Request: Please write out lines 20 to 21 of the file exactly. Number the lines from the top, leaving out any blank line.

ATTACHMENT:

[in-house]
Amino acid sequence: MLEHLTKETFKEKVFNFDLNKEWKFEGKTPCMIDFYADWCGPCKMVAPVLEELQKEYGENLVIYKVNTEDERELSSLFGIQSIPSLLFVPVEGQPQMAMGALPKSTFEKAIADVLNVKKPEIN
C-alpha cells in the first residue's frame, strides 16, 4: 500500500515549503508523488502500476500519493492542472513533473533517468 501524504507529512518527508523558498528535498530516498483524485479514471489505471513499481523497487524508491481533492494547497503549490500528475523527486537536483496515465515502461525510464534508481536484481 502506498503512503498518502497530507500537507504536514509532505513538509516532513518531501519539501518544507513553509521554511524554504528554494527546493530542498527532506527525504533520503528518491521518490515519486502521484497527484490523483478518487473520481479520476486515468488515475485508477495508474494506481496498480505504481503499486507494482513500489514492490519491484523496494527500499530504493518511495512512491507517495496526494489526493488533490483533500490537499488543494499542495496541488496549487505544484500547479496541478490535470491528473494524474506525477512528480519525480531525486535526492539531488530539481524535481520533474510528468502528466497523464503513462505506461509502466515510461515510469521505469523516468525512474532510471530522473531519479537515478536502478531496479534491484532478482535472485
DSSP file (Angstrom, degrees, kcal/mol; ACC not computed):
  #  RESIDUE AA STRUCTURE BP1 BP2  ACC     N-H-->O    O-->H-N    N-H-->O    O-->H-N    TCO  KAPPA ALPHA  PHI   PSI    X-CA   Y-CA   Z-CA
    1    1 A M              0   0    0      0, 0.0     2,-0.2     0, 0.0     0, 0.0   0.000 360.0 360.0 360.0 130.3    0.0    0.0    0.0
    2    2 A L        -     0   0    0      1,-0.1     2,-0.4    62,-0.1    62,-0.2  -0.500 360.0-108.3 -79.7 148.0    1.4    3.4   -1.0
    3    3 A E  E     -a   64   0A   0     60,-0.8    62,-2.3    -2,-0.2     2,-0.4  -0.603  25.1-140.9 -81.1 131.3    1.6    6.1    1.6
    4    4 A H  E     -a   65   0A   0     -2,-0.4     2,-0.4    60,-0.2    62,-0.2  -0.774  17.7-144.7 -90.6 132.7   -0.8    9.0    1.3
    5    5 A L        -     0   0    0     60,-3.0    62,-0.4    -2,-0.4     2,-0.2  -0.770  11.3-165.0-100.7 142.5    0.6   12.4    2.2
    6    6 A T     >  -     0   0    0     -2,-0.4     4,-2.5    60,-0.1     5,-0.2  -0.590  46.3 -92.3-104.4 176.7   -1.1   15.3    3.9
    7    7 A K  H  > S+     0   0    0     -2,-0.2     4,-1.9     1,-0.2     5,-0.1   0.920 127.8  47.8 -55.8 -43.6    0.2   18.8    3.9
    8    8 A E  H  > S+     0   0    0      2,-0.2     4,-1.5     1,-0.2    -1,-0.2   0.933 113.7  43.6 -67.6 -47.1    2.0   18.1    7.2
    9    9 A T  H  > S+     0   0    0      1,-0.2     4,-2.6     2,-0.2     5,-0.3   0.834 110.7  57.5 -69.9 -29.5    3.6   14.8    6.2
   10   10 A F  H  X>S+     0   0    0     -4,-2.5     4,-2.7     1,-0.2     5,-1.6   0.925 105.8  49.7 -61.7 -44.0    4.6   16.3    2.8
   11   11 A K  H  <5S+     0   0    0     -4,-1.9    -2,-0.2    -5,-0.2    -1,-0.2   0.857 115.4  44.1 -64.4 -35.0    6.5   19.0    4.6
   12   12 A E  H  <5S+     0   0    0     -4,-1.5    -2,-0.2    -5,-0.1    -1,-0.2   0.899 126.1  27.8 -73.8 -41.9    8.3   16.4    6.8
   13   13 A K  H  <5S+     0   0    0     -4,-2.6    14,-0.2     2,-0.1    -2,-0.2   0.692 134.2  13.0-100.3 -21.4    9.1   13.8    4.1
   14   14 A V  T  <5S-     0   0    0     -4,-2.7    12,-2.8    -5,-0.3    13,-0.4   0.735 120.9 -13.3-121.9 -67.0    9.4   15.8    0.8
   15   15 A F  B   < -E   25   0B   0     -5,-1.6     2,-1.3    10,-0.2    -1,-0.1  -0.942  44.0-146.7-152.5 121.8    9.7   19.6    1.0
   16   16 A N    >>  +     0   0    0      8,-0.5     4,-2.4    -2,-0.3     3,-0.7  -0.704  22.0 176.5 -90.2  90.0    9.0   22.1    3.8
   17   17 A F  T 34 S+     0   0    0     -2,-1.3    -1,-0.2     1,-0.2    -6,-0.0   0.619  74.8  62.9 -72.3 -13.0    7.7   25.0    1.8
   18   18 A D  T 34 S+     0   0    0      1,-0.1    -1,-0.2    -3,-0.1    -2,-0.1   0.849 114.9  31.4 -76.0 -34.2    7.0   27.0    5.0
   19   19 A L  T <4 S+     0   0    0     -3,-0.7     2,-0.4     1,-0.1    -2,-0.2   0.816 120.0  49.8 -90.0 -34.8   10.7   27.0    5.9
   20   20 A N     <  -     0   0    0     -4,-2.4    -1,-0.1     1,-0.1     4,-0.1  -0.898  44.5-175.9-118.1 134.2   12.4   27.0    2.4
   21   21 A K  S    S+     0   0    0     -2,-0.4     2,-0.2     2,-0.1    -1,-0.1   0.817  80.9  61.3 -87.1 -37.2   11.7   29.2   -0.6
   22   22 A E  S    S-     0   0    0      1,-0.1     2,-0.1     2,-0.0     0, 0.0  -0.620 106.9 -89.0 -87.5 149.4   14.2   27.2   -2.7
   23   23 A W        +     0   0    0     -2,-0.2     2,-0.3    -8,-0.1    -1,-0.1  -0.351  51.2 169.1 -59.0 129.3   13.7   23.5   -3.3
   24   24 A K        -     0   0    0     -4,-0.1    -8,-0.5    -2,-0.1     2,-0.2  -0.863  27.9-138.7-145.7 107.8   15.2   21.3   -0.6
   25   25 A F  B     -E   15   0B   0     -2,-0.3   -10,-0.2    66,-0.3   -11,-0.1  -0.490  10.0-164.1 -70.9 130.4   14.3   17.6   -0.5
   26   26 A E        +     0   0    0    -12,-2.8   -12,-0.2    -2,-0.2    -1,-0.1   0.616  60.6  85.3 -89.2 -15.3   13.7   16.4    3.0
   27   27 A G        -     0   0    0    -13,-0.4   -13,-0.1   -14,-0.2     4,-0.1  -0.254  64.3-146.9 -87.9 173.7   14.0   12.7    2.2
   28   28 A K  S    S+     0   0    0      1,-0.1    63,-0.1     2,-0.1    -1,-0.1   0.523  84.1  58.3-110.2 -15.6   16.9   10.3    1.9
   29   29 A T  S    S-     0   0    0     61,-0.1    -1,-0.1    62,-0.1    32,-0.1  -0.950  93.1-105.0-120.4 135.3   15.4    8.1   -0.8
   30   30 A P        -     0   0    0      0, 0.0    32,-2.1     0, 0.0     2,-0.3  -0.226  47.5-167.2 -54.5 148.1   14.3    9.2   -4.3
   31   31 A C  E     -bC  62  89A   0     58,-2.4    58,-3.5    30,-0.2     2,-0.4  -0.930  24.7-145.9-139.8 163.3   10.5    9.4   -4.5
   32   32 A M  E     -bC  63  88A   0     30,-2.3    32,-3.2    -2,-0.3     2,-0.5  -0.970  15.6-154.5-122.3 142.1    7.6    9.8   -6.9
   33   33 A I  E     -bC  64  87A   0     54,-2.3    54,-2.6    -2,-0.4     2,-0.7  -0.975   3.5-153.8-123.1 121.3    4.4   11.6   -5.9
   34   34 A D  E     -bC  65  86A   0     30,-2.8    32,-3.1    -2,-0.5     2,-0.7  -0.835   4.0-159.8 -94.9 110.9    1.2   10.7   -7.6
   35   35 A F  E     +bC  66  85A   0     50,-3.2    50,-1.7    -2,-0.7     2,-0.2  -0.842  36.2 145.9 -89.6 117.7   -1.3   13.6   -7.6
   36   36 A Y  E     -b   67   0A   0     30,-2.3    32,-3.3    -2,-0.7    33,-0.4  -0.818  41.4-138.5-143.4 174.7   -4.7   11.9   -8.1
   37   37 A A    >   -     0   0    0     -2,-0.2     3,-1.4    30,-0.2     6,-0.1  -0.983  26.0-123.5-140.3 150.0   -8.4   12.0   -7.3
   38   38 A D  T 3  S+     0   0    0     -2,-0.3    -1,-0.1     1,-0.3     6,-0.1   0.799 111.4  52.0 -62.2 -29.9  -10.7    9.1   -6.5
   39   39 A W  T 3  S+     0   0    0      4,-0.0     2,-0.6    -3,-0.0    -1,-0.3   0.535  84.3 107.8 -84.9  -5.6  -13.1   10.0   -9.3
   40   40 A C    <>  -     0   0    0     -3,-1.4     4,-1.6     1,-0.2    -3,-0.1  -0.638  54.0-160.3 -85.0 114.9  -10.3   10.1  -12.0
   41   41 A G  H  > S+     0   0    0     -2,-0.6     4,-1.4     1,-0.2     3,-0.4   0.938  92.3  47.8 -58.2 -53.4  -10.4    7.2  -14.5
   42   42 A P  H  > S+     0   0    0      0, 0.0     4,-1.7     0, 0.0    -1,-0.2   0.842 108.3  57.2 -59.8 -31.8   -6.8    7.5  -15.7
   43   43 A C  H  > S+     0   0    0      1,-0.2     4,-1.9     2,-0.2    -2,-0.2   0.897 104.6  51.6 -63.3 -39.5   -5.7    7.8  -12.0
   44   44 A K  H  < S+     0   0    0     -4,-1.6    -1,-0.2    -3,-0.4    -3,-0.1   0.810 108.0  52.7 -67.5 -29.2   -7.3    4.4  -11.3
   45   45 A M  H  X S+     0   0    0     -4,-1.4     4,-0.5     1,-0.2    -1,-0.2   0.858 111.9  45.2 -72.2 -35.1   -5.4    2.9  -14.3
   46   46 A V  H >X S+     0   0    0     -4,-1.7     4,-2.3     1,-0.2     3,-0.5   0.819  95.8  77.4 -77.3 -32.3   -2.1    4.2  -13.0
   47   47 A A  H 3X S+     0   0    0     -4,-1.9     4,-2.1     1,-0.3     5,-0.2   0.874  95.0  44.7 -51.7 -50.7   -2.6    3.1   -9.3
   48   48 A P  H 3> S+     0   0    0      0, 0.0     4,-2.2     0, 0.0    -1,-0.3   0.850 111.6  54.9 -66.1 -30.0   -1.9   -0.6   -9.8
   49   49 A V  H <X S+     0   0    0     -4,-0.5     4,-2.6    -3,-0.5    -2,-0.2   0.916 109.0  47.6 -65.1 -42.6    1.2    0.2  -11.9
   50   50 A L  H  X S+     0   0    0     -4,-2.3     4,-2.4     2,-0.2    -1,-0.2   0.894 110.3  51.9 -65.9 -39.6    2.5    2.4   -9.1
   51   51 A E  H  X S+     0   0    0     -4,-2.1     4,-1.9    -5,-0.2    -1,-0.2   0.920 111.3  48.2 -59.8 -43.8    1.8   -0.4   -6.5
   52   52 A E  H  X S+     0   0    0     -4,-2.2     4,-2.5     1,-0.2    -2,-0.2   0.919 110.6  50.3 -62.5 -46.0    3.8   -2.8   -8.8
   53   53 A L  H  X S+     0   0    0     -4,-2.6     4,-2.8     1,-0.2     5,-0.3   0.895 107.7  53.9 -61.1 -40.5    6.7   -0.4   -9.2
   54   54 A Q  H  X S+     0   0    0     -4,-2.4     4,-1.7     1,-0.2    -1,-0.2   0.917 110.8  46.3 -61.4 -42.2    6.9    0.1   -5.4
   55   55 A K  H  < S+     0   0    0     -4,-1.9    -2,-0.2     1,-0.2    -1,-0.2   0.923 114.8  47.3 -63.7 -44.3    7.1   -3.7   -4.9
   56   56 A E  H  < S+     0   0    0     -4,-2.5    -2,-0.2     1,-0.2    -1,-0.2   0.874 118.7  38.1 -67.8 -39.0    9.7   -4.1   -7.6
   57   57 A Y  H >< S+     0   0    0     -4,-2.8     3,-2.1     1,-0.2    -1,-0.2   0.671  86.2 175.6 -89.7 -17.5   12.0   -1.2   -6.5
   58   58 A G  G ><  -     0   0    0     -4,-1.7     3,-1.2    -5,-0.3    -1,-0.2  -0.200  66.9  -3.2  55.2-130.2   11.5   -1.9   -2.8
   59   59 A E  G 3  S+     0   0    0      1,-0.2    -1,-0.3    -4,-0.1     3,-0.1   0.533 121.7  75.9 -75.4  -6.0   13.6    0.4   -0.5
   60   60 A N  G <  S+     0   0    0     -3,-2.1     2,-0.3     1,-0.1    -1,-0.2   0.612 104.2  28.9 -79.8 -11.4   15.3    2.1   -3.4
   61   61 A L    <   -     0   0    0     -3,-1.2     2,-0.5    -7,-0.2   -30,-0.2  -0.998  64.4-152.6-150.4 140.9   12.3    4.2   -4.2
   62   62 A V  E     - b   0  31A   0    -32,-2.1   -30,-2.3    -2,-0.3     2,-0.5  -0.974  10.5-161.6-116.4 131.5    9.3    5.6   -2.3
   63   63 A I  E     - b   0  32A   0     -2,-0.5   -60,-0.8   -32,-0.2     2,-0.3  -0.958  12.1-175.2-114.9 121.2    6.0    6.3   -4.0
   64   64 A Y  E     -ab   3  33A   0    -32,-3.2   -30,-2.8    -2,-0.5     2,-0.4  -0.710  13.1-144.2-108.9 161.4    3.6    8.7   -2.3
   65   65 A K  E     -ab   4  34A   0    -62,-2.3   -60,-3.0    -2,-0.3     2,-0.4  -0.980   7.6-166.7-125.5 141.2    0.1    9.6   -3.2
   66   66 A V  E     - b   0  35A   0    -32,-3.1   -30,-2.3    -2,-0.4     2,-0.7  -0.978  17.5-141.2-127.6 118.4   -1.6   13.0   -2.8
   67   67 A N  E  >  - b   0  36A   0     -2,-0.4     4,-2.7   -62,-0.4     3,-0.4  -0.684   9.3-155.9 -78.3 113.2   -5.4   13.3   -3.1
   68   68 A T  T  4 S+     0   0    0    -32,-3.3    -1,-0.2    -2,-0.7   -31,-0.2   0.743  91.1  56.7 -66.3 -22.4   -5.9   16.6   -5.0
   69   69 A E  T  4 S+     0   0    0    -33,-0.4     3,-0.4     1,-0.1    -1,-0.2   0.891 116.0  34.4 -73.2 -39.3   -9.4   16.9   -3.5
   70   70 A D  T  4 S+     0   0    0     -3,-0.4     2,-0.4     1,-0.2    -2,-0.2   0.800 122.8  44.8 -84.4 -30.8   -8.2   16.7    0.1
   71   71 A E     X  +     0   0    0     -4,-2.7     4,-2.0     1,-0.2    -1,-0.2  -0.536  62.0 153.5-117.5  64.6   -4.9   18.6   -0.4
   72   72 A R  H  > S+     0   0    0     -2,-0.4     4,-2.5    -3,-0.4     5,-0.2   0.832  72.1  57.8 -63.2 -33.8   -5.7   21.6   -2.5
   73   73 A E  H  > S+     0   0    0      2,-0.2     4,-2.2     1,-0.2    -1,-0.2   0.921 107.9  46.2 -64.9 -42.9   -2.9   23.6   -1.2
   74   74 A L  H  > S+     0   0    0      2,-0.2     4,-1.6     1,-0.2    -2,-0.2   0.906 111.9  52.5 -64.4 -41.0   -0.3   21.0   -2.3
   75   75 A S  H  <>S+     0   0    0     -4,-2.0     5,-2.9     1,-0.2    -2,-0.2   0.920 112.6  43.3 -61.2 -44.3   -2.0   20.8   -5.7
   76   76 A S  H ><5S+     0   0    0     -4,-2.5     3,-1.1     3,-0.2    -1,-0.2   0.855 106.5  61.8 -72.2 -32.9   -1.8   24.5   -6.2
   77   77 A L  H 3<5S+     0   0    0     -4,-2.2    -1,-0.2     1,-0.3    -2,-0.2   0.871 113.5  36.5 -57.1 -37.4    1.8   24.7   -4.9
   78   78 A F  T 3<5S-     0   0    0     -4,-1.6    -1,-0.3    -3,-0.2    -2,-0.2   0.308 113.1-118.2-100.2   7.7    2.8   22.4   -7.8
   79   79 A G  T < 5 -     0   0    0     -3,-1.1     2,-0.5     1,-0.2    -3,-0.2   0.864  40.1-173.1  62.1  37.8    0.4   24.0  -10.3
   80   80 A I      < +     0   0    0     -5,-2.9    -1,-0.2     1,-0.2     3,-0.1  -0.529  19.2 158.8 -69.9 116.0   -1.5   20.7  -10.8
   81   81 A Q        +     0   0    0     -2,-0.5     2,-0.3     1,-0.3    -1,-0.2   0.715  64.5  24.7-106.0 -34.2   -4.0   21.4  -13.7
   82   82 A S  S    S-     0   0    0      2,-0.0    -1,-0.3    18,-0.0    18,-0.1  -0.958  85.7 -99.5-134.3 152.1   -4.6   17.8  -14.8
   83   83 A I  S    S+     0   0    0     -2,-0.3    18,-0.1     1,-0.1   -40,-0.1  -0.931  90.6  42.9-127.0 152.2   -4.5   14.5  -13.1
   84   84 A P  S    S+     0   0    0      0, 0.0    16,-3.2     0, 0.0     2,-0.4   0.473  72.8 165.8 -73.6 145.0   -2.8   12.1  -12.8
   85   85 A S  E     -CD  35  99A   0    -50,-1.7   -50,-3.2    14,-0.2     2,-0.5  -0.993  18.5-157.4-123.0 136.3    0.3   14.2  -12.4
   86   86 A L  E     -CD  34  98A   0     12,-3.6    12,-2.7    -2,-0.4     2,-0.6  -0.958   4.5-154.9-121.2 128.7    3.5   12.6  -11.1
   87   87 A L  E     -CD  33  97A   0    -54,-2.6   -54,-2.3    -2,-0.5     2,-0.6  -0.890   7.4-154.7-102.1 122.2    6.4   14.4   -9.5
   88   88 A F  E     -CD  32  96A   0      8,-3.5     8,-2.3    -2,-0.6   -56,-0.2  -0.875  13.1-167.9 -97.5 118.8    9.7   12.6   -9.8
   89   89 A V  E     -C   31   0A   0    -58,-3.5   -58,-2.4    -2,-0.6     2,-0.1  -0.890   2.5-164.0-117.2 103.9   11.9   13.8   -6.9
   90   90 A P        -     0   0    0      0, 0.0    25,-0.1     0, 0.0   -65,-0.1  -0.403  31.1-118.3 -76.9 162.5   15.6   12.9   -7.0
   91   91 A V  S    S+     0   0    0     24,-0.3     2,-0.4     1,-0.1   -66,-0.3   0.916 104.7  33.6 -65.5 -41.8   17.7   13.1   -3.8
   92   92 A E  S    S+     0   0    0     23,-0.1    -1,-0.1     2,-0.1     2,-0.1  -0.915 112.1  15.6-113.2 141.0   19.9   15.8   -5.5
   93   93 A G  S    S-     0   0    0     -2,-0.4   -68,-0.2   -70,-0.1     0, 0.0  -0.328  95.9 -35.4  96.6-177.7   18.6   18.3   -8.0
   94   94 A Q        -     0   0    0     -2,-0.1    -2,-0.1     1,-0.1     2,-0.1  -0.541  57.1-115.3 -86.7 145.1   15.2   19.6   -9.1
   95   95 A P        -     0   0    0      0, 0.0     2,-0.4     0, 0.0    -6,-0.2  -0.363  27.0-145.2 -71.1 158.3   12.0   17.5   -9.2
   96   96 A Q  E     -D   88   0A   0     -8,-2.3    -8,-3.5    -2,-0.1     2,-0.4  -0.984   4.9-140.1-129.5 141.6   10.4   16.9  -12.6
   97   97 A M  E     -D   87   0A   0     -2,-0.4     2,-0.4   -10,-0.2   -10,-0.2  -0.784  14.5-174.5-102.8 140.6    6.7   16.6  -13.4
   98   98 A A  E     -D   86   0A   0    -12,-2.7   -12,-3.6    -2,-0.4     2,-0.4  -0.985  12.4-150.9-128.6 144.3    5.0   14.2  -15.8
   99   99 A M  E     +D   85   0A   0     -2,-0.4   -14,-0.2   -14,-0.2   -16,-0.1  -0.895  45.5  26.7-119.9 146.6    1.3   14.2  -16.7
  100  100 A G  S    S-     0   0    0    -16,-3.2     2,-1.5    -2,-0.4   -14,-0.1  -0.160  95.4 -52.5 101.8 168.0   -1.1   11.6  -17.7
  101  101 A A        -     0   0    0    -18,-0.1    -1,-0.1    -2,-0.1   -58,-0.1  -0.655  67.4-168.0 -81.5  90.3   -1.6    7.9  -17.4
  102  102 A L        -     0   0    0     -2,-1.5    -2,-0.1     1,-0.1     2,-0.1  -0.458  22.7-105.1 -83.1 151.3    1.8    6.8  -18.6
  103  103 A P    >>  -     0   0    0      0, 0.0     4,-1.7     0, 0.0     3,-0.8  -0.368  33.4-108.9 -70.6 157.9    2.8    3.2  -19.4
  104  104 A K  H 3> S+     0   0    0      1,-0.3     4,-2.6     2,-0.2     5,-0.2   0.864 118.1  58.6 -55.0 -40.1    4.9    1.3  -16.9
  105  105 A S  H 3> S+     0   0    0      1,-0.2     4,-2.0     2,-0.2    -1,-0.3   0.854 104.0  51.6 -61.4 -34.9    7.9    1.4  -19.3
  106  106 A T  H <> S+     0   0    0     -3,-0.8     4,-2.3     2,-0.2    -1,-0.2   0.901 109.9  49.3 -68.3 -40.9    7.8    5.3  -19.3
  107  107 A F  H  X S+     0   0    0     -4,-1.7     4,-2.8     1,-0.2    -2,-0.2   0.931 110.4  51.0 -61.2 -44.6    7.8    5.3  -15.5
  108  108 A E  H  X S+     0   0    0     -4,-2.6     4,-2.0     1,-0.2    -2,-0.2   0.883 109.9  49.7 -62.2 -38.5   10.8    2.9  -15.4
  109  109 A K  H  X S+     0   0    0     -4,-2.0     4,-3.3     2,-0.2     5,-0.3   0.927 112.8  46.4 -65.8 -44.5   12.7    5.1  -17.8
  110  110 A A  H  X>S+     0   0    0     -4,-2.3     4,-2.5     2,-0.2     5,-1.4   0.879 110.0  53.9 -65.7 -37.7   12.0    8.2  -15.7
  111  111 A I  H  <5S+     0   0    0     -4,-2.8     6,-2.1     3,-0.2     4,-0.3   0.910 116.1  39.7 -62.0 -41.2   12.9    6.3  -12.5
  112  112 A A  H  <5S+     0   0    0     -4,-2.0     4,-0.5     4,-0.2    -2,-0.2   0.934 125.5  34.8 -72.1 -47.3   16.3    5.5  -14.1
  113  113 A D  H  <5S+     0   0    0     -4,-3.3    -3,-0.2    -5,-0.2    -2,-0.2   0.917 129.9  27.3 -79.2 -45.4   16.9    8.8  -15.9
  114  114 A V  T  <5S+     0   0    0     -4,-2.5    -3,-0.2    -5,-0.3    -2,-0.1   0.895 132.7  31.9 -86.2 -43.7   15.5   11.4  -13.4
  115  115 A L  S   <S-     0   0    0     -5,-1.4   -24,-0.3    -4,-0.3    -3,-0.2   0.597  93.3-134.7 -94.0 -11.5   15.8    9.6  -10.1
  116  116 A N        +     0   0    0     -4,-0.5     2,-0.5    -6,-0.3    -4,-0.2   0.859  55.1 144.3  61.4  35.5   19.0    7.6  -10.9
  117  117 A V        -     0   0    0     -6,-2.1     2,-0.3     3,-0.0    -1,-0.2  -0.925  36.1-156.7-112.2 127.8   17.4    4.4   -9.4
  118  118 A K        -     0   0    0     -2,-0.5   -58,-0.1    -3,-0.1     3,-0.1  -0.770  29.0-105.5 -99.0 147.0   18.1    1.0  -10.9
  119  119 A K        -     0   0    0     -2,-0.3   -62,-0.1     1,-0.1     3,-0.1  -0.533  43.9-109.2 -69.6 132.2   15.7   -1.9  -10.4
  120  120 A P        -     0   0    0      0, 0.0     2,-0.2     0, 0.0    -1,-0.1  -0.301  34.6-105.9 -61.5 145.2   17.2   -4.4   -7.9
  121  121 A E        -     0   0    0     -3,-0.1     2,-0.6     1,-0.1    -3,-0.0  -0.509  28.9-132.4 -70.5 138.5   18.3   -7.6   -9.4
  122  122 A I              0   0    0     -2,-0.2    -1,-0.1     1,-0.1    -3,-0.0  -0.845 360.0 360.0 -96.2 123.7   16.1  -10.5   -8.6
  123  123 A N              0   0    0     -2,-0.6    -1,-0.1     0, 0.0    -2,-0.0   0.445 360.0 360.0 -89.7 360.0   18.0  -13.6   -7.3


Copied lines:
   15   15 A F  B   < -E   25   0B   0     -5,-1.6     2,-1.3    10,-0.2    -1,-0.1  -0.942  44.0-146.7-152.5 121.8    9.7   19.6    1.0
   16   16 A N    >>  +     0   0    0      8,-0.5     4,-2.4    -2,-0.3     3,-0.7  -0.704  22.0 176.5 -90.2  90.0    9.0   22.1    3.8